Alaska is BURNING: More than 225 wildfires are blazing across the state’s interior


Drought, extreme temperatures and thousands of lightning bolts each day led to the ignition of wildfires across Alaska’s interior.

More than 2.4 million acres have burned this year by wildfires, which is double the acreage that is typically scorched at this point in the state’s wildfire season.

The Alaska wildfire season typically begins in late May and ends in late July, and the National Park Services states that, on average, one million acres burn statewide each year.

The blazes are being ignited by lightning strikes plaguing the state – nearly 25,000 bolts were detected between June 28 and July 4 and more than 10,000 have hit since then.

There are only about 1,000 firefighters in the interior of the state who are tirelessly working around the clock to put out more than 225 fires, which are forcing hundreds of residents from their homes.

Drought, extreme temperatures and thousands of lightning bolts each day have created the perfect storm for wildfires Alaska’s interior. Pictured is a wildfire that has burned 780,000 acres near Lime Village, Alaska

Rick Thoman, an Alaska climate specialist at the University of Fairbanks, wrote for The Conversation: ‘Early in the season, southwest Alaska was one of the few areas in the state with below normal snowpack.

‘Then we had a warm spring, and southwest Alaska dried out. An outbreak of thunderstorms there in late May and early June provided the spark.’

‘Global warming has also increased the amount of fuels – the plants and trees that are available to burn. More fuel means more intense fires.’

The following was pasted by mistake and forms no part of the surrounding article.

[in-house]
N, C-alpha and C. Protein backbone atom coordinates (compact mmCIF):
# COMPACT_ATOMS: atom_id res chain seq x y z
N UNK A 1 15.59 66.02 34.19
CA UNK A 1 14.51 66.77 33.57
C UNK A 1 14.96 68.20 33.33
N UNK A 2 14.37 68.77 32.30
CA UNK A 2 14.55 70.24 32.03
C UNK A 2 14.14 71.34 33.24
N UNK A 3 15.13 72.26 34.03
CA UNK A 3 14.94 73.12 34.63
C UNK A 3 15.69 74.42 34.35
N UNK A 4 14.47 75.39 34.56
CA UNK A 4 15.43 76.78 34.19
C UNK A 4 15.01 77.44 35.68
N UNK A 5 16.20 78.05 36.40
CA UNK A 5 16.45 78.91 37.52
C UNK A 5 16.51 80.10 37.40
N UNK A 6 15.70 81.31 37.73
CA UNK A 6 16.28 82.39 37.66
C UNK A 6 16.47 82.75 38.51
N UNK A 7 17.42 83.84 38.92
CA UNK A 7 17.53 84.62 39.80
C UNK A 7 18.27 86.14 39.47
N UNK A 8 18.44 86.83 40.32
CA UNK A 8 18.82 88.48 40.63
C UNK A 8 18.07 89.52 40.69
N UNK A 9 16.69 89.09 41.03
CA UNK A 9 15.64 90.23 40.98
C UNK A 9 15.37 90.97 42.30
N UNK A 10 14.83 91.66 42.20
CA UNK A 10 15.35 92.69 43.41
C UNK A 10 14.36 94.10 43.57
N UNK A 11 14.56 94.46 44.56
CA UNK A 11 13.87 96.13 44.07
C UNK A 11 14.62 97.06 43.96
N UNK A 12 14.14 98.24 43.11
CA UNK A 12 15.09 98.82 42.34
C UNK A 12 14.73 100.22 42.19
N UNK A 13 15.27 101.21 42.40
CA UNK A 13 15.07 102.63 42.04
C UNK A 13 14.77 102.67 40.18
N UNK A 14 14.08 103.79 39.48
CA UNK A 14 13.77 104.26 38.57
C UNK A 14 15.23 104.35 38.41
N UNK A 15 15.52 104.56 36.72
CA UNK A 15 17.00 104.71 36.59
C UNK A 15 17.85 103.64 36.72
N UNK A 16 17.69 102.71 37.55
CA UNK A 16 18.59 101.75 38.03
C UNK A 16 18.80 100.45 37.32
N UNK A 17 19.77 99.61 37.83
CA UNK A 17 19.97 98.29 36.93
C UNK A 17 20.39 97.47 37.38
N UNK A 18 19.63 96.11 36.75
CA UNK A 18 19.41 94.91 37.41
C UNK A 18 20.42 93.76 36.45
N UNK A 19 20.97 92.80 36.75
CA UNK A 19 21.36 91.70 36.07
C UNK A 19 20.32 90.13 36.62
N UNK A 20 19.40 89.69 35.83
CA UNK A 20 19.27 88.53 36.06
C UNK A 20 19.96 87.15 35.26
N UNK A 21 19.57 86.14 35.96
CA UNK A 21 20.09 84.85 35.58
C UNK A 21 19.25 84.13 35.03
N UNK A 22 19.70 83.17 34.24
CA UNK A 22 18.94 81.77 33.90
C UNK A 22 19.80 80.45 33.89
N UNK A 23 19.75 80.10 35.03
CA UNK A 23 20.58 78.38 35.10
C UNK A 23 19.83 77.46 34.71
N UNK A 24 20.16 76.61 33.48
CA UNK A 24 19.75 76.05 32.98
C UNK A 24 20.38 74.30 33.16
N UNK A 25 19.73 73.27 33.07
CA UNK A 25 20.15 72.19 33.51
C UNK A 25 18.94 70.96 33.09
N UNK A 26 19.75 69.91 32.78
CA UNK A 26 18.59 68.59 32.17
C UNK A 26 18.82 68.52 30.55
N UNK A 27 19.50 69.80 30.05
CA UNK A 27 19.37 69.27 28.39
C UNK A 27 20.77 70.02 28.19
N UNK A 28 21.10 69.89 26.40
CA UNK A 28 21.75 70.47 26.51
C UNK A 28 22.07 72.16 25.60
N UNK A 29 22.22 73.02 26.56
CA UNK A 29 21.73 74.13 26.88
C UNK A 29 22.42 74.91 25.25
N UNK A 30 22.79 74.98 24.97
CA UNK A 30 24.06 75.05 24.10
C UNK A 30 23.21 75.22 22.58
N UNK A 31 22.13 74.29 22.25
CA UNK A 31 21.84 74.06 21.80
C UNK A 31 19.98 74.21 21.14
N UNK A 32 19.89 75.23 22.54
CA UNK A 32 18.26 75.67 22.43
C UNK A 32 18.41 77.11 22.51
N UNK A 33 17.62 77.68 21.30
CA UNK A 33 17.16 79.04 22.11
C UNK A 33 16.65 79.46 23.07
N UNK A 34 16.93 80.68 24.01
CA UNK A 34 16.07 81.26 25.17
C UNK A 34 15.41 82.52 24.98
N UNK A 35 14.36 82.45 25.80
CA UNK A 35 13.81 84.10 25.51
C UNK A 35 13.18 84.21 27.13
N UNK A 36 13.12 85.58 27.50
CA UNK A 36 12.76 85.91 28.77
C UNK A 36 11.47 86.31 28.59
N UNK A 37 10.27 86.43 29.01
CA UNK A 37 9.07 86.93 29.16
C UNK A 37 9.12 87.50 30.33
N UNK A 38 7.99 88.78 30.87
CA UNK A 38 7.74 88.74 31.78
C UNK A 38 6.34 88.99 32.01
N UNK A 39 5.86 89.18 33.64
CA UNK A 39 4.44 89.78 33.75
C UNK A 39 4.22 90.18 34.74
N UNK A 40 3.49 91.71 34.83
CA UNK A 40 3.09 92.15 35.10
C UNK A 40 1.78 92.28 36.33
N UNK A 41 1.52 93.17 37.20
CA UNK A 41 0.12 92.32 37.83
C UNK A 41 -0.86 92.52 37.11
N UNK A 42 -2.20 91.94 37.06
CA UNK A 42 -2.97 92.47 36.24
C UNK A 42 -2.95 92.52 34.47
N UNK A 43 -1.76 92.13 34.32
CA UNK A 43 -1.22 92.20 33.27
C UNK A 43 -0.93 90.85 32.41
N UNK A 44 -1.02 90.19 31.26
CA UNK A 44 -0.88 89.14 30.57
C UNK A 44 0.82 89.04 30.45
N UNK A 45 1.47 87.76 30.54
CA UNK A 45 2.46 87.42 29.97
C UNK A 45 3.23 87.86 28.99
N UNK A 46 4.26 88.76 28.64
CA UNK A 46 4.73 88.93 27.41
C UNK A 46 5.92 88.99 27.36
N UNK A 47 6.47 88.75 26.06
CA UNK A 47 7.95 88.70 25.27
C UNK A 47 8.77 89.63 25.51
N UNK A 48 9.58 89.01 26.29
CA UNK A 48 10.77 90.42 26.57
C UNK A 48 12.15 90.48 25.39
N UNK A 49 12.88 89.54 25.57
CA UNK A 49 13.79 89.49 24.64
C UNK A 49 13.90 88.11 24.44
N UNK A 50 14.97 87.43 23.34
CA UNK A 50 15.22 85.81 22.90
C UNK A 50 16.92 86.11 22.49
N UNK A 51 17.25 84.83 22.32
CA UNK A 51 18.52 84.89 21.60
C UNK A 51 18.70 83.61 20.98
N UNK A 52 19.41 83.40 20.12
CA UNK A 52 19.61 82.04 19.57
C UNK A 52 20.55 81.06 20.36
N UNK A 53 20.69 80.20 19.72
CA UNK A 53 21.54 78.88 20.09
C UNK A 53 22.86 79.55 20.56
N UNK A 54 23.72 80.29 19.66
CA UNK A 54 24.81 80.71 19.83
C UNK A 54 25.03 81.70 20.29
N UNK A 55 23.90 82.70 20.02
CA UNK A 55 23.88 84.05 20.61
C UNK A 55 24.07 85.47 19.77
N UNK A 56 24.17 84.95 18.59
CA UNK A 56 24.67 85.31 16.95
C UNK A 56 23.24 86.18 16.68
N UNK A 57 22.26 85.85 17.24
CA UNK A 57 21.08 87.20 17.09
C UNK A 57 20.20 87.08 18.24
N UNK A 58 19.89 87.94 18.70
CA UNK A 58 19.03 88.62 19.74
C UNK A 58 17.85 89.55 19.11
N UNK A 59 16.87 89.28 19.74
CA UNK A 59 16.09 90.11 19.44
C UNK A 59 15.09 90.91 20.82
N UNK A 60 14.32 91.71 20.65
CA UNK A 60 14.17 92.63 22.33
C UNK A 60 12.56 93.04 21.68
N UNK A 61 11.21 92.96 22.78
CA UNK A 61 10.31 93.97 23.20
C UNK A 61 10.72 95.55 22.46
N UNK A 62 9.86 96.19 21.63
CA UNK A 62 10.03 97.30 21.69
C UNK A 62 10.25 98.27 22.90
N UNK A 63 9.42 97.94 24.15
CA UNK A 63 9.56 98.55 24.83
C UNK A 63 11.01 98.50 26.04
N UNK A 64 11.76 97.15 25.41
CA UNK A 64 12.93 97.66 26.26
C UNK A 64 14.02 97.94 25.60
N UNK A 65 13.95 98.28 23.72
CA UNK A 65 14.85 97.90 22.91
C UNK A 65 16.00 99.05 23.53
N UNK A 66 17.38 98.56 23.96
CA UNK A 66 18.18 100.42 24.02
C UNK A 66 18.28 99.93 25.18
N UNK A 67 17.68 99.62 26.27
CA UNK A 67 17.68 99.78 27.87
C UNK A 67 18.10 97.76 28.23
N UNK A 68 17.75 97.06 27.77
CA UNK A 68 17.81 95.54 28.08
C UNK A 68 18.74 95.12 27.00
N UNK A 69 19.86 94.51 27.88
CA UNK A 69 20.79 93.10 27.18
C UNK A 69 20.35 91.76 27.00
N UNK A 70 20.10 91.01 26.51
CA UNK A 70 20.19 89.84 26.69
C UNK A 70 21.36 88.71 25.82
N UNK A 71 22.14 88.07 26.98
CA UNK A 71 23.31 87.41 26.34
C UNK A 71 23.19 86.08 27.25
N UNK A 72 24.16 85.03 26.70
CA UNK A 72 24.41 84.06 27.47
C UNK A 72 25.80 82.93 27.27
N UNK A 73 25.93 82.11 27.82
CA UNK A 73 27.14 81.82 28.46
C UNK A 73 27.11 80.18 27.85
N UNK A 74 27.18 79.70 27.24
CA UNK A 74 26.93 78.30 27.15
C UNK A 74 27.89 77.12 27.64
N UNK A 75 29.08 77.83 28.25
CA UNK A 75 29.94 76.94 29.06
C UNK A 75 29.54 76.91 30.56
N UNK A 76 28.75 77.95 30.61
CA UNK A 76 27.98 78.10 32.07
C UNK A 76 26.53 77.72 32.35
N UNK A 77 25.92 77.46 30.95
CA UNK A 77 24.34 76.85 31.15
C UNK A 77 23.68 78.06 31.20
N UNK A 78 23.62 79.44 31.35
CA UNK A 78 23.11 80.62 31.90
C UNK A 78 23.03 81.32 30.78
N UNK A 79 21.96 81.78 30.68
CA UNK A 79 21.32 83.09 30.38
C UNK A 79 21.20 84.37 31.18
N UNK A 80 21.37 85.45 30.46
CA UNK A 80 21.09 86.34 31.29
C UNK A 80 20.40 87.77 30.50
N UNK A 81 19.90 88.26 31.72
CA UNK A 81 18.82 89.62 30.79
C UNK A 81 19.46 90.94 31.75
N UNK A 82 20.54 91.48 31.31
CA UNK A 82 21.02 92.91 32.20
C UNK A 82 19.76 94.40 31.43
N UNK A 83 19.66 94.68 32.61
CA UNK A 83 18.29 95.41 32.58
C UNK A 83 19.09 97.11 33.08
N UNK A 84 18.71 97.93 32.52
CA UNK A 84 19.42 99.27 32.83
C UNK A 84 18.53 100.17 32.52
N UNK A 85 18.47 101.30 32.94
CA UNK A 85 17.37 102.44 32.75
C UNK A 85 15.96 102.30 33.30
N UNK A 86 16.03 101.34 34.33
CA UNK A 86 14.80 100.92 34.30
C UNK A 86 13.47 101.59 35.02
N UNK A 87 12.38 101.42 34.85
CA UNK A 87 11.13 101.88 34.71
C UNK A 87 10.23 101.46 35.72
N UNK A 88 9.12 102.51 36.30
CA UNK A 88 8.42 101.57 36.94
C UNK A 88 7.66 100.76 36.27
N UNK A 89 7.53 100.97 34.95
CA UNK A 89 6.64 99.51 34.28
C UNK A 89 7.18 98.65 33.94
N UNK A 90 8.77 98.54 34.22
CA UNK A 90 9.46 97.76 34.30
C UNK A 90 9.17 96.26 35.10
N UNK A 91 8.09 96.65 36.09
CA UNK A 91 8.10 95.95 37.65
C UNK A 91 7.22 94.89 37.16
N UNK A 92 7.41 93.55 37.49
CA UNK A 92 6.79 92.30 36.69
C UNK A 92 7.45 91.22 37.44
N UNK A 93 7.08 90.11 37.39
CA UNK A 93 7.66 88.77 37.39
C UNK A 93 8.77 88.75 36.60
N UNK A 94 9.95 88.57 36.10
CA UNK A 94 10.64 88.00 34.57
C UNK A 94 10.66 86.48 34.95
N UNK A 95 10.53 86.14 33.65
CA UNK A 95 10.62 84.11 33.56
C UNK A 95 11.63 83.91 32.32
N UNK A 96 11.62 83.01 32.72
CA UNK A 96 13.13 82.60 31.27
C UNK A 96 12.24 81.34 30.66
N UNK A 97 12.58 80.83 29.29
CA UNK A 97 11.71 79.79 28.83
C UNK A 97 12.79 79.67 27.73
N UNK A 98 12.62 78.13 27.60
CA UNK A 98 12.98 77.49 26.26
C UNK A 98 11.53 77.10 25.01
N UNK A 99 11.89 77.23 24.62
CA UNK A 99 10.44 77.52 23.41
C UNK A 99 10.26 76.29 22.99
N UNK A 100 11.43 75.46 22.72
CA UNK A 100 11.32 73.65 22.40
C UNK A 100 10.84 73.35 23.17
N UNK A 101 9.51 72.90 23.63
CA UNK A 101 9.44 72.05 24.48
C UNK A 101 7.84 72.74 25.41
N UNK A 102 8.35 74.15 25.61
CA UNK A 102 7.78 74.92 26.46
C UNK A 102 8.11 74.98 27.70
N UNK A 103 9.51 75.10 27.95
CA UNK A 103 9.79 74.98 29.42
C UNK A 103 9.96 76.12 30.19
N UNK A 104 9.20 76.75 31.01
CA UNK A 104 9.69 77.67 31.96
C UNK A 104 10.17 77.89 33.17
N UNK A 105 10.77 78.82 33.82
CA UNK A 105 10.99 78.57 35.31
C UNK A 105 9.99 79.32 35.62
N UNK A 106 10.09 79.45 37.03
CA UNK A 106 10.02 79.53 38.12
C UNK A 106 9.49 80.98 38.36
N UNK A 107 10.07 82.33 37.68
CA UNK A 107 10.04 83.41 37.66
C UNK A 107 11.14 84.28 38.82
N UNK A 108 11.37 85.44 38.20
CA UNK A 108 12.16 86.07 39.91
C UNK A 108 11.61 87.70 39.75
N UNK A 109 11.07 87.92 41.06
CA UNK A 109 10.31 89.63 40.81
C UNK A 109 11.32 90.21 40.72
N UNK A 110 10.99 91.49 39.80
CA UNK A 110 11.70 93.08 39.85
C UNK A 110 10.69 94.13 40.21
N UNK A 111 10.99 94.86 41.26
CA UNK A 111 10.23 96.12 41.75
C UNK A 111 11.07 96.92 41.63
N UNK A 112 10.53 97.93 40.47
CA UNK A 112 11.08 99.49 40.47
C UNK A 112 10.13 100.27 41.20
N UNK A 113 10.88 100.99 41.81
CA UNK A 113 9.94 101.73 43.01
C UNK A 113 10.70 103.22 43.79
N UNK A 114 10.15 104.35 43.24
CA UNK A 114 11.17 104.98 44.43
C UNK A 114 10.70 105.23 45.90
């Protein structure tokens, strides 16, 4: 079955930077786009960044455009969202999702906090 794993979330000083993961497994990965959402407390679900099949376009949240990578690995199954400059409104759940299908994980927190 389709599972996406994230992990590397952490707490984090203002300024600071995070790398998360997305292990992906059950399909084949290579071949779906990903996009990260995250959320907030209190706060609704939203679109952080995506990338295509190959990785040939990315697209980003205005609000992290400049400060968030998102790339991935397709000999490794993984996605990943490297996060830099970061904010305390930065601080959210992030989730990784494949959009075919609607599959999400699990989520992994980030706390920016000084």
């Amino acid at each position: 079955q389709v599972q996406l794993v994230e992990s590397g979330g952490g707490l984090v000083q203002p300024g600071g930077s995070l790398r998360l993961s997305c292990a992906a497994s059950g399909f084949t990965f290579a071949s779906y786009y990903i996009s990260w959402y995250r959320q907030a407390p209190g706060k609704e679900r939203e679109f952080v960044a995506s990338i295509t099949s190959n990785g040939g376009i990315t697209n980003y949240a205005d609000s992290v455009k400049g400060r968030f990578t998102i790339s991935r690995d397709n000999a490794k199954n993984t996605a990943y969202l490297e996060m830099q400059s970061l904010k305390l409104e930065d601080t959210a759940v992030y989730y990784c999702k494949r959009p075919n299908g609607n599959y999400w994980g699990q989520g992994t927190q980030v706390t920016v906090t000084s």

‘So, the weather factors – the warm spring, low snowpack and unusual thunderstorm activity – combined with multidecade warming that has allowed vegetation to grow in southwest Alaska, together fuel an active fire season.’

More than 2.4 million acres have burned this year, which is double the land that is typically scorched at this point in the state's wildfire season. Pictured is the Minto Lakes Fire that has burned more than 30,000 acres

More than 2.4 million acres have burned this year, which is double the land that is typically scorched at this point in the state’s wildfire season. Pictured is the Minto Lakes Fire that has burned more than 30,000 acres

This past weekend saw intense storms, with data reporting more than 7,180 lightning strikes in Alaska and neighboring sections of Canada, according to the Bureau of Land Management’s Alaska Fire Service, the Washington Post reports.

Another 10,500 bolts struck the next day, brining the two-day tally to the highest in the past decade.

And Monday and Tuesday had an additional 10,195 bolts in total.

The National Weather Service office in Fairbanks has issued a red-flag warning for fire weather across much of the state’s interior. 

‘Ample lightning,’ the warning advises — as many as ‘5000 lightning strokes a day’ — ‘could lead to numerous new fire starts’ through Friday,’ the organization shared.

The Bureau of Land Management’s Alaska Fire Service said in a statement: ‘The last time Alaska reached two million acres burned on July 2, 2015.

The Alaska wildfire season typically begins in late May and ends in late July, and the National Park Services states that, on average, one million acres burn statewide each year. Pictured is the Clear Fire that is raging through the Black Spruce Forest